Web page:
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  1. #1
    Senior Member mudboy's Avatar
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    source of Campy forged dropouts

    I'm looking for a set of forged/machined face Campy horizontal road dropouts, front and rear, prefer 1010b but the longs will work, no eyelets preferred but I can work around that, too. If you have a stash and are willing to sell me a set, let me know. pruckelshaus at gmail dot com
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  2. #2
    Decrepit Member Scooper's Avatar
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    Have you tried Ben's in Milwaukee?

    http://www.benscycle.net/index.php?m...6ab6ec35c333b8
    - Stan

  3. #3
    Andrew R Stewart Andrew R Stewart's Avatar
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    The last set of Campy 1010Bs i got came from Richard Sachs. Andy.

  4. #4
    Senior Member mudboy's Avatar
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    OK, good to know Andy. I was going to get a couple of other things from him, and his forged dropouts were my second choice anyway.
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  5. #5
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    The only difference is the name stamped into them. At least with Richard's that is.

  6. #6
    Senior Member mudboy's Avatar
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    My very slight issue with the RS dropouts is a philosophical/ethical one. Much like Cinelli, RS is both a man and a brand who also makes frame parts. I would never want my (undoubtedly inferior) work to be ever mistaken for the real deal, just as there are people who post "Is this a real Cinelli" in the C&V forums because a builder used a Cinelli-stamped shell or crown. If I do go with RS dropouts, I would probably fill the lettering with silver and file it smooth.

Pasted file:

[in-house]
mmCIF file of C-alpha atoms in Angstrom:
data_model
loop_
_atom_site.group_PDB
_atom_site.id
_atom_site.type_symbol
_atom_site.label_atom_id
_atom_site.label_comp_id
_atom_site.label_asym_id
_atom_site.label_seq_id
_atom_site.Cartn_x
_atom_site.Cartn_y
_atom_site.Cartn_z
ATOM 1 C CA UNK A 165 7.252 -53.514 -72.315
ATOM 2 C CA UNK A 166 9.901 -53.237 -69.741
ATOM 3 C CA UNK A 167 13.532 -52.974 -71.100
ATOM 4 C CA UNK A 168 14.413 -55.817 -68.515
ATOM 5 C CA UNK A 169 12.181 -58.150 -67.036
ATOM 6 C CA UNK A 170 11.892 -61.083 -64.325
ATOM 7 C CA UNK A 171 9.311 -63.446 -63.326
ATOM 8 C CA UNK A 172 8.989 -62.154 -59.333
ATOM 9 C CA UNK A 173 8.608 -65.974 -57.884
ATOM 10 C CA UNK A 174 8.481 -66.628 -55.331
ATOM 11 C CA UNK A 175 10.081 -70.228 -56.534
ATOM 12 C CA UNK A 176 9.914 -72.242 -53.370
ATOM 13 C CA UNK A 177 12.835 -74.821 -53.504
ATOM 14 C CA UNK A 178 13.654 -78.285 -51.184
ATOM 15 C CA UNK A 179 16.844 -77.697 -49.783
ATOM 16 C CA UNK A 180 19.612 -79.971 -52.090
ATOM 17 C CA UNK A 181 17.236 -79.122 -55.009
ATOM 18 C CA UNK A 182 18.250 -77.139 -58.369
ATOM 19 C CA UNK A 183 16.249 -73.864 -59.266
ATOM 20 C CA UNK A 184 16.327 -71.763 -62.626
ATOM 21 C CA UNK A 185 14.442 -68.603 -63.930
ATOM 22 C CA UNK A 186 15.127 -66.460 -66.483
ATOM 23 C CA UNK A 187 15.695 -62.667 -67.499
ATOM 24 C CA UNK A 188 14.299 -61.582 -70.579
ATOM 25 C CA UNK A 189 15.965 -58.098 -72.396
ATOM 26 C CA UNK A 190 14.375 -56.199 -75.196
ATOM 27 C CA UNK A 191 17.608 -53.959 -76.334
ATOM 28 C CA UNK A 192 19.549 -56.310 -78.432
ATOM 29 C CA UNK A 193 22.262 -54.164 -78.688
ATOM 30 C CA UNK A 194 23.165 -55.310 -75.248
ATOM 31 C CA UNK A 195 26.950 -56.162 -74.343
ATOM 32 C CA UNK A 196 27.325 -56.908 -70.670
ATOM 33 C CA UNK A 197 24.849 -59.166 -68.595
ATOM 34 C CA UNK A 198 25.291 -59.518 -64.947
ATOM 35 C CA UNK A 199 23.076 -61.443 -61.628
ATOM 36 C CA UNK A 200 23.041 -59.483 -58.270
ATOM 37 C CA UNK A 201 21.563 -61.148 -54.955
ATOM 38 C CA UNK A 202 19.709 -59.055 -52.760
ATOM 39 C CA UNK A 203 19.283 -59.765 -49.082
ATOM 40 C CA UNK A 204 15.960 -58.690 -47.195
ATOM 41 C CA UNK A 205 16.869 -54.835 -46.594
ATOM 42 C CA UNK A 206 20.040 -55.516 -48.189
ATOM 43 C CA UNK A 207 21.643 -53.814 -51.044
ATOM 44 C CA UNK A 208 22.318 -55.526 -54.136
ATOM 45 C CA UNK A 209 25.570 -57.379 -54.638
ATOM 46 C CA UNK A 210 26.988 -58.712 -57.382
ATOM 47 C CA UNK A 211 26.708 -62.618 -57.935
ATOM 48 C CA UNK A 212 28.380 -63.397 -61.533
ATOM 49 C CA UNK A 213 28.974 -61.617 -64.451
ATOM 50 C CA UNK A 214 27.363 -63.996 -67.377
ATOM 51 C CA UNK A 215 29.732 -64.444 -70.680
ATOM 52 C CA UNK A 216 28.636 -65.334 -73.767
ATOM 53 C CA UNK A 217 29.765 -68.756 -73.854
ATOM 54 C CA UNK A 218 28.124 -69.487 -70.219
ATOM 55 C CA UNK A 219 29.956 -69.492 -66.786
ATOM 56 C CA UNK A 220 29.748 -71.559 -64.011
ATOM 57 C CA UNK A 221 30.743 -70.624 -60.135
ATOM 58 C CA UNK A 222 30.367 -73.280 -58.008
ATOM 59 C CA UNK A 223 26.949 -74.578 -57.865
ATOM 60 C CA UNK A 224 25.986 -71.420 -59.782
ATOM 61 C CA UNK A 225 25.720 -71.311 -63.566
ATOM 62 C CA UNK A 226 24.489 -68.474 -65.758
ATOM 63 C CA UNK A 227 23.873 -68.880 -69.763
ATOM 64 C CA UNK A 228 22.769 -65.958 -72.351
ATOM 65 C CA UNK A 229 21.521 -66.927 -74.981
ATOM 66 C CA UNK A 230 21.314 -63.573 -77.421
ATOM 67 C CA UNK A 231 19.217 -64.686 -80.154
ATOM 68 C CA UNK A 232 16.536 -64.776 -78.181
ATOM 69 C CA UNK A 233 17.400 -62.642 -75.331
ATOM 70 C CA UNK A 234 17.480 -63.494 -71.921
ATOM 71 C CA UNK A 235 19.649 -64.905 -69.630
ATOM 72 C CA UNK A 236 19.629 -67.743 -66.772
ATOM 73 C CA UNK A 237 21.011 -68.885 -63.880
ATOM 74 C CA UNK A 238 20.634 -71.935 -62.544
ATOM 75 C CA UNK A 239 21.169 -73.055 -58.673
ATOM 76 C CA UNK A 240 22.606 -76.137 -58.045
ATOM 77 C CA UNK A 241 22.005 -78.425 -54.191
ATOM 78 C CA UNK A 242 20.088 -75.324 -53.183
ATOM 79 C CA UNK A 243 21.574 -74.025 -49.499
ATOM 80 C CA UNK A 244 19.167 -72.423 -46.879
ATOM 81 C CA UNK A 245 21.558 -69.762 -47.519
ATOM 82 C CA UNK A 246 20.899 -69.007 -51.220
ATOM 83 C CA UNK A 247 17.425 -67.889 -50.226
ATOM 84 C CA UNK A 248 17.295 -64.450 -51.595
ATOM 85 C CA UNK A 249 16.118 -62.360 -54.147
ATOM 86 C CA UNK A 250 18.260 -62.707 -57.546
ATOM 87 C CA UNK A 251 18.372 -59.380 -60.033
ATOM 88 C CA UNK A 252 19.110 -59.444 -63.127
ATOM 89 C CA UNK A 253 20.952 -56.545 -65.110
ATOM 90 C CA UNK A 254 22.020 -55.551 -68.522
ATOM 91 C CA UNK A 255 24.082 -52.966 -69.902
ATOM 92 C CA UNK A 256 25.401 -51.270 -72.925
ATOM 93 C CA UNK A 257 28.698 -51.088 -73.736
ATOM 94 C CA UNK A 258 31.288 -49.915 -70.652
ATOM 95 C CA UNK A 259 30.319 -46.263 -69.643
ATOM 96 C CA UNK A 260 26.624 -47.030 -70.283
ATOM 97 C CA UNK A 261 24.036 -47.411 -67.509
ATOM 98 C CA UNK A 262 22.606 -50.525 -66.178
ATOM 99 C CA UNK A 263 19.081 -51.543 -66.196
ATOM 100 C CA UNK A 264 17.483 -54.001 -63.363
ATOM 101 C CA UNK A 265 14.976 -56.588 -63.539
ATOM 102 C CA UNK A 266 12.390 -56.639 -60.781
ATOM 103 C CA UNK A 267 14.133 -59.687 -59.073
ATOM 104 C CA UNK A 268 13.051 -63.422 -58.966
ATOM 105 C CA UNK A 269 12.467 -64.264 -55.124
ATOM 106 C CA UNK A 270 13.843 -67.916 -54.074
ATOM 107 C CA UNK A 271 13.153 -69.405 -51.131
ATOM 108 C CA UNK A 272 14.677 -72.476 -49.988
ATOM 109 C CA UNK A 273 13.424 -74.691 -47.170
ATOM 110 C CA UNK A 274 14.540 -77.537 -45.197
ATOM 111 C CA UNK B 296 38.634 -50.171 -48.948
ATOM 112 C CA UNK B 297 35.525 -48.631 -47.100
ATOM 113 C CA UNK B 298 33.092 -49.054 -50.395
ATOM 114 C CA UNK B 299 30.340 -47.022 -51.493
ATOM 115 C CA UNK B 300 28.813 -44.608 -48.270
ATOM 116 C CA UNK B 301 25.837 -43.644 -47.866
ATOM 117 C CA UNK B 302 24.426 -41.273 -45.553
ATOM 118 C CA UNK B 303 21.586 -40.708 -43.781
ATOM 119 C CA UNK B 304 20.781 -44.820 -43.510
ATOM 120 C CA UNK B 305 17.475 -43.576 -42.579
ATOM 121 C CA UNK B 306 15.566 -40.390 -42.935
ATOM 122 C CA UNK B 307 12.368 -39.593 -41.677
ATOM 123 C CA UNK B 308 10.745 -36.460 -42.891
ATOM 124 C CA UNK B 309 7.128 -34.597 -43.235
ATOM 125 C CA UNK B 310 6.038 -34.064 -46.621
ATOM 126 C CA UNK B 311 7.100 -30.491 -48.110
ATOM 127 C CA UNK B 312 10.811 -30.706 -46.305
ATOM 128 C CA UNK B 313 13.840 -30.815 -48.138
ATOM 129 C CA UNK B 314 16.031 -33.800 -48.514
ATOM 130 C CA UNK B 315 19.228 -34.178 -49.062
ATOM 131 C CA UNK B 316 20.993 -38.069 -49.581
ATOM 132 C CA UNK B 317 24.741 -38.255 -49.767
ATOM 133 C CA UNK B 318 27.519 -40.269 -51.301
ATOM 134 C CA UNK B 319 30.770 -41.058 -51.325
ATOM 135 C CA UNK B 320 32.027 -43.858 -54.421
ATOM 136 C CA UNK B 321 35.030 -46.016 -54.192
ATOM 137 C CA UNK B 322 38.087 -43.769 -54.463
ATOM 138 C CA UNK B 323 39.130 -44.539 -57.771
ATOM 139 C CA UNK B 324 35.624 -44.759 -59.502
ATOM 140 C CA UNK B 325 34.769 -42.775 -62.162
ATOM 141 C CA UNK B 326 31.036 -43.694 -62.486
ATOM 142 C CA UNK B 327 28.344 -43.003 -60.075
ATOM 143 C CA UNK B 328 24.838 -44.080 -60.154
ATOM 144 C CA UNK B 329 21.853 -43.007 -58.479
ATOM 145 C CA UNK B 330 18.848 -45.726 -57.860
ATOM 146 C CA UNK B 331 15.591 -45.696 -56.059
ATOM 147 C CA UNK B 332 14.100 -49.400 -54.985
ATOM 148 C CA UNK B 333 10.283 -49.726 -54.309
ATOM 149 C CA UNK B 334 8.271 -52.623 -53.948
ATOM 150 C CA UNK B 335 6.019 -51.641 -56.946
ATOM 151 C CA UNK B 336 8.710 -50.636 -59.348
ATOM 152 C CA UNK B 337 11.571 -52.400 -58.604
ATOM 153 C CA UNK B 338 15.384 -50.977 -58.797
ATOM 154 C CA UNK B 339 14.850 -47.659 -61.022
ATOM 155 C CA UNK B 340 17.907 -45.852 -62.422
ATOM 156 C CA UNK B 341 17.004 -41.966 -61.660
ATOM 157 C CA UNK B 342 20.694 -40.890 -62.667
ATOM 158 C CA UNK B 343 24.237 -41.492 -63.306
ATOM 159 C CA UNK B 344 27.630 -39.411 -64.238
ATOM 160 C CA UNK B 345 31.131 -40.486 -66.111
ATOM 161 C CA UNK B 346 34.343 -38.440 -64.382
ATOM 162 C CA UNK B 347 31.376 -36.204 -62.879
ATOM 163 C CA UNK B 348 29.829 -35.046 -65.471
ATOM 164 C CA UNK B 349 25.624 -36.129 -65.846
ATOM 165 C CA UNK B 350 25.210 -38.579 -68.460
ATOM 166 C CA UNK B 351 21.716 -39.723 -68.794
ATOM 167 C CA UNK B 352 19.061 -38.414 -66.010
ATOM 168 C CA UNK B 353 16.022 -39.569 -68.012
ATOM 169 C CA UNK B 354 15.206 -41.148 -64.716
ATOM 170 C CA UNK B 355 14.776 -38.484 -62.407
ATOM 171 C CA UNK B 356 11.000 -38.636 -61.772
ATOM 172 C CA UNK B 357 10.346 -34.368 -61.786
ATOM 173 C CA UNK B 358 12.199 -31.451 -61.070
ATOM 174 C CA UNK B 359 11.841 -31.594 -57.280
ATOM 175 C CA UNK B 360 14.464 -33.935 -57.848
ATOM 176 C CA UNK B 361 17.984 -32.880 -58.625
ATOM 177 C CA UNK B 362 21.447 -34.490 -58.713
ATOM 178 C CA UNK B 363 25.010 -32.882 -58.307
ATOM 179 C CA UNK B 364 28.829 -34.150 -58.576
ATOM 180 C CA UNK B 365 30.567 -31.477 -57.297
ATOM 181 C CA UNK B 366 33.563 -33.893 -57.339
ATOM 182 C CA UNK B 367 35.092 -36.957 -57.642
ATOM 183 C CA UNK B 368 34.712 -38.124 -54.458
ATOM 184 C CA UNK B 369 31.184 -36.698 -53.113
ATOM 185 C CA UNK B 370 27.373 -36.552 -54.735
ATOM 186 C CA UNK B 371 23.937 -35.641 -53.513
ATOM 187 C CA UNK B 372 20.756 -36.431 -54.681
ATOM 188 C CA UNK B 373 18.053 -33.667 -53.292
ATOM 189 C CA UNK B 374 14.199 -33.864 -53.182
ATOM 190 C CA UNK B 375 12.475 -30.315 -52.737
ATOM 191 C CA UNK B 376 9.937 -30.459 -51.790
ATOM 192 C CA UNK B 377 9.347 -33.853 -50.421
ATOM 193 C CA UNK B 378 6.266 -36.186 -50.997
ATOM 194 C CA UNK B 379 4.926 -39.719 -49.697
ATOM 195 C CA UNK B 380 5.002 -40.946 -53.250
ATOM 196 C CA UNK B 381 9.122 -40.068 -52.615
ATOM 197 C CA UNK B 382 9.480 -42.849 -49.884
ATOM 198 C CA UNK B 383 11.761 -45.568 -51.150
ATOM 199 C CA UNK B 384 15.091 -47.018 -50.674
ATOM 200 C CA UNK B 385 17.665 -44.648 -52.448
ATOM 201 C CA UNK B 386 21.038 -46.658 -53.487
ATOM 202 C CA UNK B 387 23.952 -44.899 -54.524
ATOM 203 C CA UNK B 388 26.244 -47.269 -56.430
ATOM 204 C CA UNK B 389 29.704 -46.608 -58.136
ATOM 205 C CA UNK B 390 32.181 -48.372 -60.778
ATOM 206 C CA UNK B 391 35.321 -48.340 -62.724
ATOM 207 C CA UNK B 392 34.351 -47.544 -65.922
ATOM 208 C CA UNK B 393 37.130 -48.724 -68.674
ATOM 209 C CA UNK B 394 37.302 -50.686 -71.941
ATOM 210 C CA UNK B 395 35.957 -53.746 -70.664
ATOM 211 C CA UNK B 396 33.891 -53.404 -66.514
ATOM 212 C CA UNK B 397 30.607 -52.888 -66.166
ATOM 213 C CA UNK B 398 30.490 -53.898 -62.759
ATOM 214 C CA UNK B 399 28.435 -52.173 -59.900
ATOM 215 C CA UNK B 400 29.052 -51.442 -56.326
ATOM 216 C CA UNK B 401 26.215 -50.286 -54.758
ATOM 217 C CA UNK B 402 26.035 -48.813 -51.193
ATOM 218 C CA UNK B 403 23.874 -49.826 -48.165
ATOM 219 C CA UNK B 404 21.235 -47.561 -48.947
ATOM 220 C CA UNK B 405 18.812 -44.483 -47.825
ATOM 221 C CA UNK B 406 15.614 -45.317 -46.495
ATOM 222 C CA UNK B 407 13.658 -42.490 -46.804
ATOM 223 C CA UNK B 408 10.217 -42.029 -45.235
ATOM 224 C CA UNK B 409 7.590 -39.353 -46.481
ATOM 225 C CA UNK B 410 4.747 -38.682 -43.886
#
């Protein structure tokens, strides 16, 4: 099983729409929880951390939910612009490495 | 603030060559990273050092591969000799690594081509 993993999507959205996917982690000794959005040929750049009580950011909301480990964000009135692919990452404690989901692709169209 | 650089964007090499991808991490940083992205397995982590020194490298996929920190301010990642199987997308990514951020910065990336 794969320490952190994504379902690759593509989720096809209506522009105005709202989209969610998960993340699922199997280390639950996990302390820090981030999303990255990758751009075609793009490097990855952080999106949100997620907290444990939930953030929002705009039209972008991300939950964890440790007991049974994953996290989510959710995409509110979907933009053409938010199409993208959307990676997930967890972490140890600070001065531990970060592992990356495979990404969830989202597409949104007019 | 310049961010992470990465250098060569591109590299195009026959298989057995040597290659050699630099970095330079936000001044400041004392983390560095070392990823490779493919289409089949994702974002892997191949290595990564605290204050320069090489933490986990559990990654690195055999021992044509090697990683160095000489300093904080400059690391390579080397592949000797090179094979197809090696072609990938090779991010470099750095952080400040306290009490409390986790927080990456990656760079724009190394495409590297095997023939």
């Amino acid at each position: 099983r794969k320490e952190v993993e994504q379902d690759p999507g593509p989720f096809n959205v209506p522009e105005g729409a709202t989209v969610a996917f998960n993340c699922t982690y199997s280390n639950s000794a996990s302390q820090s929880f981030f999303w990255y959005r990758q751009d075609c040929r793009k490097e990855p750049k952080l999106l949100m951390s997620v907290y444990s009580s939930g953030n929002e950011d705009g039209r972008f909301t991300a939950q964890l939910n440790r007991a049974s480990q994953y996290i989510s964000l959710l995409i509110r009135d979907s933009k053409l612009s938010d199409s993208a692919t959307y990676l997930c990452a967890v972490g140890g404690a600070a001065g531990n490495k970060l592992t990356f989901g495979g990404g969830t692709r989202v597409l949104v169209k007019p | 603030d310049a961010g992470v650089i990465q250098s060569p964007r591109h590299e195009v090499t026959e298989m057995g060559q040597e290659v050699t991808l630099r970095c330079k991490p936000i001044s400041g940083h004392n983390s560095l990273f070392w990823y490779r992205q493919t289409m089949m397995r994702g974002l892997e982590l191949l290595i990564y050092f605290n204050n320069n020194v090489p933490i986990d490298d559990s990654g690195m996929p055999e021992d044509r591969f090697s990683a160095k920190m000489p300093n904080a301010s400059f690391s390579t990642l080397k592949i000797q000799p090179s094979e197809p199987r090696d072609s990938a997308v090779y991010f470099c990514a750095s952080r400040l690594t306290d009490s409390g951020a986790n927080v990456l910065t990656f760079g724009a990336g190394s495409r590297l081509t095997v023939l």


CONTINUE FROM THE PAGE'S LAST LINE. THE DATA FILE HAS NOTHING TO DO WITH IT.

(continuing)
Weird, I know, but it is what it is, and I am what I am.

    Pete
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  7. #7
    Randomhead
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    I agree that it just doesn't seem right to have someone else's name stamped into your frame.

    I think that Nova has tecnocyclo 1010b dropouts under the Columbus brand HERE

  8. #8
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    I have a ton of 1010B dropouts that say Campagnolo atmo.

    Send me an email.

  9. #9
    Senior Member mudboy's Avatar
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    I forgot you hang out here, too. Thanks.
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  10. #10
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    Quote Originally Posted by mudboy View Post
    My very slight issue with the RS dropouts is a philosophical/ethical one. Much like Cinelli, RS is both a man and a brand who also makes frame parts. I would never want my (undoubtedly inferior) work to be ever mistaken for the real deal, just as there are people who post "Is this a real Cinelli" in the C&V forums because a builder used a Cinelli-stamped shell or crown. If I do go with RS dropouts, I would probably fill the lettering with silver and file it smooth.

    Weird, I know, but it is what it is, and I am what I am.

    Pete
    I see where you're coming from Pete, but I have a 180 view; it's added value. The people who confuse names on a frame part have never looked very deeply. I'm sure my design or yours will never be confused with Richards.

  11. #11
    Senior Member mudboy's Avatar
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    Mine, definitely not, yours is much closer to that high standard
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  12. #12
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    Quote Originally Posted by mudboy View Post
    Mine, definitely not, yours is much closer to that high standard
    Pete - you obviously missed an era or two that includes, as one example, a good majority of the frames
    being sold as handmade or custom having the Cinelli imprint in the bottom bracket shell atmo. Again, it's